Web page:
Casa Camacho is one of Madrid’s best authentic bars, and one of Malasaña’s old watering holes par excellence. Popular with the kind of cool kids who would rather die than get a trendy haircut, Camacho is THE place for cheap beers and good tapas – in reality you need little more than a fiver for a good evening of nibbles, beers and the best thing about cheap Spanish bars – the swathe of new friends you will have picked up by the end of the night.
Slap bang in the middle of Madrid’s arty Malasaña neighbourhood, Casa Camacho has stayed more or less unchanged since opening in the 1920s. Local legend (aka our old neighbour Juan, who knows everything there is to know about Malasaña’s pre-hipster history) tells of how the bar was run by a republican militiaman when the Civil War ended, although it is now run by three long-faced, kind-hearted brothers who keep their mixed clientele happy with tapas and bawdy jokes that result in the crowd spilling out onto the street on most days.
The decor is exactly what you would expect: centennial dust in the overlooked corners of the bar and huge barrels of vermouth del grifo (Camacho dishes out up to 400 litres of the stuff every week according to this article). And before you ask where the bathroom is, duck under the bar and head to the back.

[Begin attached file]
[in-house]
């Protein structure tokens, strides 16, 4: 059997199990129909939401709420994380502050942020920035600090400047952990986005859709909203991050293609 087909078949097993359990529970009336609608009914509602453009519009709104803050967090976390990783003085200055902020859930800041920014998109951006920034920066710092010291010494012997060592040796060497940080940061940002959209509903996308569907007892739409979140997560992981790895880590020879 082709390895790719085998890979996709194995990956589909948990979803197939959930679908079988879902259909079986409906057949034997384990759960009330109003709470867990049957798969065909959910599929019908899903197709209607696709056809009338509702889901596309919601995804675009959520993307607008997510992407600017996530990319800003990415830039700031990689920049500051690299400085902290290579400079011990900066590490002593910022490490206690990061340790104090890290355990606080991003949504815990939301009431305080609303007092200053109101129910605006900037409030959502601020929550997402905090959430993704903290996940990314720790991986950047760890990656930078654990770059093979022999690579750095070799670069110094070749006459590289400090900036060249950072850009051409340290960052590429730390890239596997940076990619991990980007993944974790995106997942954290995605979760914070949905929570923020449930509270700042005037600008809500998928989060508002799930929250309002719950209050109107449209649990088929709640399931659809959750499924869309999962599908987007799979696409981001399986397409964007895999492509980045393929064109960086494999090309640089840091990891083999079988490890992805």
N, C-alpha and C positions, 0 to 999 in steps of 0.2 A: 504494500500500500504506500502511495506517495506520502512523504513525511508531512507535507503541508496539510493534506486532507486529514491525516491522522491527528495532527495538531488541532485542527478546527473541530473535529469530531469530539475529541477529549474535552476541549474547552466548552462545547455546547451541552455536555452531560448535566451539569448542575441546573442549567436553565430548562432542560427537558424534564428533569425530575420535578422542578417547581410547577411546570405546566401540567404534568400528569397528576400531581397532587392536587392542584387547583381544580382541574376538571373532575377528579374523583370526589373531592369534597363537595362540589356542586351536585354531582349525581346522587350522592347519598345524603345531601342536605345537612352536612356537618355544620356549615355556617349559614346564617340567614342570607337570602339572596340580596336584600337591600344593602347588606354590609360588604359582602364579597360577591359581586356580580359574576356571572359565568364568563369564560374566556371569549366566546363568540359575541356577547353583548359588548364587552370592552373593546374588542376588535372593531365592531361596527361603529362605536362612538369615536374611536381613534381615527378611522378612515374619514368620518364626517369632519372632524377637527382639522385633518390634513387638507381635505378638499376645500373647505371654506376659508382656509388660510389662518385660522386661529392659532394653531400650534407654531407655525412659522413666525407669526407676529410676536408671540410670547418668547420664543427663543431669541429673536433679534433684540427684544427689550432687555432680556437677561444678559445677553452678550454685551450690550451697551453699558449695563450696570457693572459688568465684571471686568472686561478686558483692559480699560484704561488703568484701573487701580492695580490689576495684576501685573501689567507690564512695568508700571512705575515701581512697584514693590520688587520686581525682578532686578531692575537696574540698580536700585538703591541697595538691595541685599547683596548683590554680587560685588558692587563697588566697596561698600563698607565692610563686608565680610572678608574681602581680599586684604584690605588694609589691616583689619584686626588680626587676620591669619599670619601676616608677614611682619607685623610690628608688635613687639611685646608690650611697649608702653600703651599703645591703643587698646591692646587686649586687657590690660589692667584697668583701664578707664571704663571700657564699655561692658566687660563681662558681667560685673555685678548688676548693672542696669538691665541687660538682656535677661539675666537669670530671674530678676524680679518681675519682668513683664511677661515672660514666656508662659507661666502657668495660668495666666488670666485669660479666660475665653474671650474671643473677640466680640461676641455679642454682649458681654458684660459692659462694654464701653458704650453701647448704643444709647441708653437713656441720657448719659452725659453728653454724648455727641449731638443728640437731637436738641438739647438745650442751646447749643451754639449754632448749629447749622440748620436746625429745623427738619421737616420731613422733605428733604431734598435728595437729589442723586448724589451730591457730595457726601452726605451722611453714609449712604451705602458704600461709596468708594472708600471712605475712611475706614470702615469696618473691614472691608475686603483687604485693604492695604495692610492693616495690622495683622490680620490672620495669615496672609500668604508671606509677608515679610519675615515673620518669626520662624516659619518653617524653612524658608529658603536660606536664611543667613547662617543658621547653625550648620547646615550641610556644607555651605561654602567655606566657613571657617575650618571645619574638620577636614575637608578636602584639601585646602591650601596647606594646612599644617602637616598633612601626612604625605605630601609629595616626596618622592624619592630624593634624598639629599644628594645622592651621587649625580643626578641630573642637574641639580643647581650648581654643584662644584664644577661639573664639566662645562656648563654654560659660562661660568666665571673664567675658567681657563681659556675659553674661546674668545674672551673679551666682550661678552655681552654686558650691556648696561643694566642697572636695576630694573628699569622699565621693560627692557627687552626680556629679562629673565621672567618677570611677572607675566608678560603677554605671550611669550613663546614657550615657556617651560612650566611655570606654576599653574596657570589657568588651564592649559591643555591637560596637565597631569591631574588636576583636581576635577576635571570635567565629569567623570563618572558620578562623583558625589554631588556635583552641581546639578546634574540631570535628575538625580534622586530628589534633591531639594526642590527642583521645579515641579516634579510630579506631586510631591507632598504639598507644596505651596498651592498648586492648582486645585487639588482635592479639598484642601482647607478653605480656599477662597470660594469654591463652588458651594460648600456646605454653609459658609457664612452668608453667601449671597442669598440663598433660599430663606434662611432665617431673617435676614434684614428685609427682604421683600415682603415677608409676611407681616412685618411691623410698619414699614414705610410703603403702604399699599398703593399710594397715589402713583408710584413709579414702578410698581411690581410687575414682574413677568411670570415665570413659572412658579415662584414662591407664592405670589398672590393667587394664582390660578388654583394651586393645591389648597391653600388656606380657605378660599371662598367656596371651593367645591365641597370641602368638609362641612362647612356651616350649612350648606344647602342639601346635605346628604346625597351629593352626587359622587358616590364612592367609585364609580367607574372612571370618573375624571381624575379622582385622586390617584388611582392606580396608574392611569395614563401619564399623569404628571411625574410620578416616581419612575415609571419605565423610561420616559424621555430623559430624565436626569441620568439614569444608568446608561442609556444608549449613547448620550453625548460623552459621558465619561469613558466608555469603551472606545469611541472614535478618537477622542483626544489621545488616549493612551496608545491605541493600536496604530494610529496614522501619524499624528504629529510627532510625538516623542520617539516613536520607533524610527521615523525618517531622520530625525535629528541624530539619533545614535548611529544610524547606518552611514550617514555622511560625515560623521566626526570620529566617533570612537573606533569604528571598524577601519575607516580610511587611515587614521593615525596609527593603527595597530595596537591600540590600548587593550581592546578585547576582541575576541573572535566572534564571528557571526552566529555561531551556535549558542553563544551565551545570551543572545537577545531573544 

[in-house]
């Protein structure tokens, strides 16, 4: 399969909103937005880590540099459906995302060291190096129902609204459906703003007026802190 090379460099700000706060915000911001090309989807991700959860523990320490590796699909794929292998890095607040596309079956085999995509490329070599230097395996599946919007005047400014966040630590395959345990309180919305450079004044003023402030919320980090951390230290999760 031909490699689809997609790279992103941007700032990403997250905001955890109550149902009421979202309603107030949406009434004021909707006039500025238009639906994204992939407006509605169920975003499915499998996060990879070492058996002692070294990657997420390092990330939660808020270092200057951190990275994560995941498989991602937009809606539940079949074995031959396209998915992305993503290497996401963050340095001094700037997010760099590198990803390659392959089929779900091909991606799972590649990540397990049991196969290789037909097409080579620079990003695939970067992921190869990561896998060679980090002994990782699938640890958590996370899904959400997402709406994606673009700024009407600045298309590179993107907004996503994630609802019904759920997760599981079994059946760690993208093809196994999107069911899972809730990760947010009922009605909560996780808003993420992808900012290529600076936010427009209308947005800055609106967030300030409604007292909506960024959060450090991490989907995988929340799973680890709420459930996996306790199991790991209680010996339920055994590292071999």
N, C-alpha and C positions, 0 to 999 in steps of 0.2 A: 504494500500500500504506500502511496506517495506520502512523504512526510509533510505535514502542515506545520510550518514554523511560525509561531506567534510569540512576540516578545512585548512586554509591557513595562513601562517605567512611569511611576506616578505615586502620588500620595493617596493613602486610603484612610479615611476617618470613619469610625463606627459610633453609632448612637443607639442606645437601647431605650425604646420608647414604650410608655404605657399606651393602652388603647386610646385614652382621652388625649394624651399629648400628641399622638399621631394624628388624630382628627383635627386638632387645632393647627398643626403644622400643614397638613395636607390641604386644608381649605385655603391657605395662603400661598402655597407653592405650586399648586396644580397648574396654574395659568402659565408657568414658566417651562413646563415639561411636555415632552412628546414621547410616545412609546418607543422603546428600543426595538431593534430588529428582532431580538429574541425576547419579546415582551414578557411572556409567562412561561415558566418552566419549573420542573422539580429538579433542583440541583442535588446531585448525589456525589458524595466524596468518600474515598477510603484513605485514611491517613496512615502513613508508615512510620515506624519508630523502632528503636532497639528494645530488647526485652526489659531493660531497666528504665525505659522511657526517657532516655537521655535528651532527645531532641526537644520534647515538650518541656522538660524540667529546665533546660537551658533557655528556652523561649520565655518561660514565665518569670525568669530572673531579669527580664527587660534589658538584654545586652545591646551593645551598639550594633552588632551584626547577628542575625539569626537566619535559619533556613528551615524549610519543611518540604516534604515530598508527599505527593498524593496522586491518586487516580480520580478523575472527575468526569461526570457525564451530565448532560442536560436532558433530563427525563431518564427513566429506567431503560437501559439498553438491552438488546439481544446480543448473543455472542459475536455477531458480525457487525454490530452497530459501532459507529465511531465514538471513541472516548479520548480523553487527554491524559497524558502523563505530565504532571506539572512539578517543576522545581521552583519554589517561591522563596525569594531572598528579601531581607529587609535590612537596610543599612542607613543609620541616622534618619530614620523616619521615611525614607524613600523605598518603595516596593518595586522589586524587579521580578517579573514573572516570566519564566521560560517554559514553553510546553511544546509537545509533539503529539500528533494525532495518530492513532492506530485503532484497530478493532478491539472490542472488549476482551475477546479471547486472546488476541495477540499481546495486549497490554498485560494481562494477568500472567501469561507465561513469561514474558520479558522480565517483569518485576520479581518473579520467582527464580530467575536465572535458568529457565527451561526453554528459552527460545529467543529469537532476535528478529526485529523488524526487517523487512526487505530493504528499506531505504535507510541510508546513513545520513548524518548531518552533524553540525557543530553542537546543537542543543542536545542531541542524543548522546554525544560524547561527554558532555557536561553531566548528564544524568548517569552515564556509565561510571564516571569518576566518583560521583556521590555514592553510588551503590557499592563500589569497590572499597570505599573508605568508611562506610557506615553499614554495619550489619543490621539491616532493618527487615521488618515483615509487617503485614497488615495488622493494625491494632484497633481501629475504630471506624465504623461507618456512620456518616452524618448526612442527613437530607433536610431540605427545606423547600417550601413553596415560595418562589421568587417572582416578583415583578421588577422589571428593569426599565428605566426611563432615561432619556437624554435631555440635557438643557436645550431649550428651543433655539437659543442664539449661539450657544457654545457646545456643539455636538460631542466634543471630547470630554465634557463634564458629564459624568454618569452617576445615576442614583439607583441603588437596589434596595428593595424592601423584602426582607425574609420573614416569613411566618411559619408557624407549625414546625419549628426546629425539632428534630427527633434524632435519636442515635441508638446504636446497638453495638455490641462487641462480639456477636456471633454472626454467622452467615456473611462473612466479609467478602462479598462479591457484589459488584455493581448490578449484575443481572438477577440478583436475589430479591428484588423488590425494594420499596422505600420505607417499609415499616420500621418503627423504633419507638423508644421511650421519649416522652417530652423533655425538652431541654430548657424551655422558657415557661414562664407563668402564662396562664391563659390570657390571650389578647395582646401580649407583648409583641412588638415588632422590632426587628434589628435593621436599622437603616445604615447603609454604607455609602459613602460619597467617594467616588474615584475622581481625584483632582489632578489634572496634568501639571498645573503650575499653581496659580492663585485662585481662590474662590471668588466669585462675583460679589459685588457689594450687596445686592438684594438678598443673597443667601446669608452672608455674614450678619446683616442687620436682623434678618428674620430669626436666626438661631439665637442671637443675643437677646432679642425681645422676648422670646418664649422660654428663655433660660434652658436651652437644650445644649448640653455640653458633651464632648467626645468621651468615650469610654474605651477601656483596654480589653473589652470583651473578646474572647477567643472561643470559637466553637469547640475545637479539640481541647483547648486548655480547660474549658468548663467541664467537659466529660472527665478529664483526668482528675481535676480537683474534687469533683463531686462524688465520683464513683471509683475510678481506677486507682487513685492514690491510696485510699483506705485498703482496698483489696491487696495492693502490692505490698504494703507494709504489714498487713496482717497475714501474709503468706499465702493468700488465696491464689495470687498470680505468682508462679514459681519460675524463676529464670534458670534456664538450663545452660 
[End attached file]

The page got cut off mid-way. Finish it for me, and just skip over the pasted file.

Malasaña owes its name to Manuela Malasaña, a young woman who headed up the rebellion against the French in the War of Independence, and was traditionally known as the Barrio de Maravillas (Neighbourhood of Wonders). This area was also at the heart of the 1980s’ ‘Movida madrileña‘ – a cultural renaissance following the demise of General Franco’s dictatorship that saw a period of almost unsurpassed creativity in Spanish art, music and literature.
These guys really know how to serve a proper vermouth, their specialty, and are usually generous with the tapas. One of our favourites is homemade ghetto cocktail yayos, a mix of casera, vermouth and gin for somewhere around the €2 mark. To eat, try the patatas bravas, bonito en escabeche, pepinillo con anchoa, berenjena de Almagro or anchoa en salazón.
Not so sure
Casa Camacho is always packed – if you go at the weekend, get ready to fight your way to the bar.
Calle de San Andrés, 4
Tel: +34 915 313 598
Open: Every day 11am to 3am
Written by Iñigo Antolín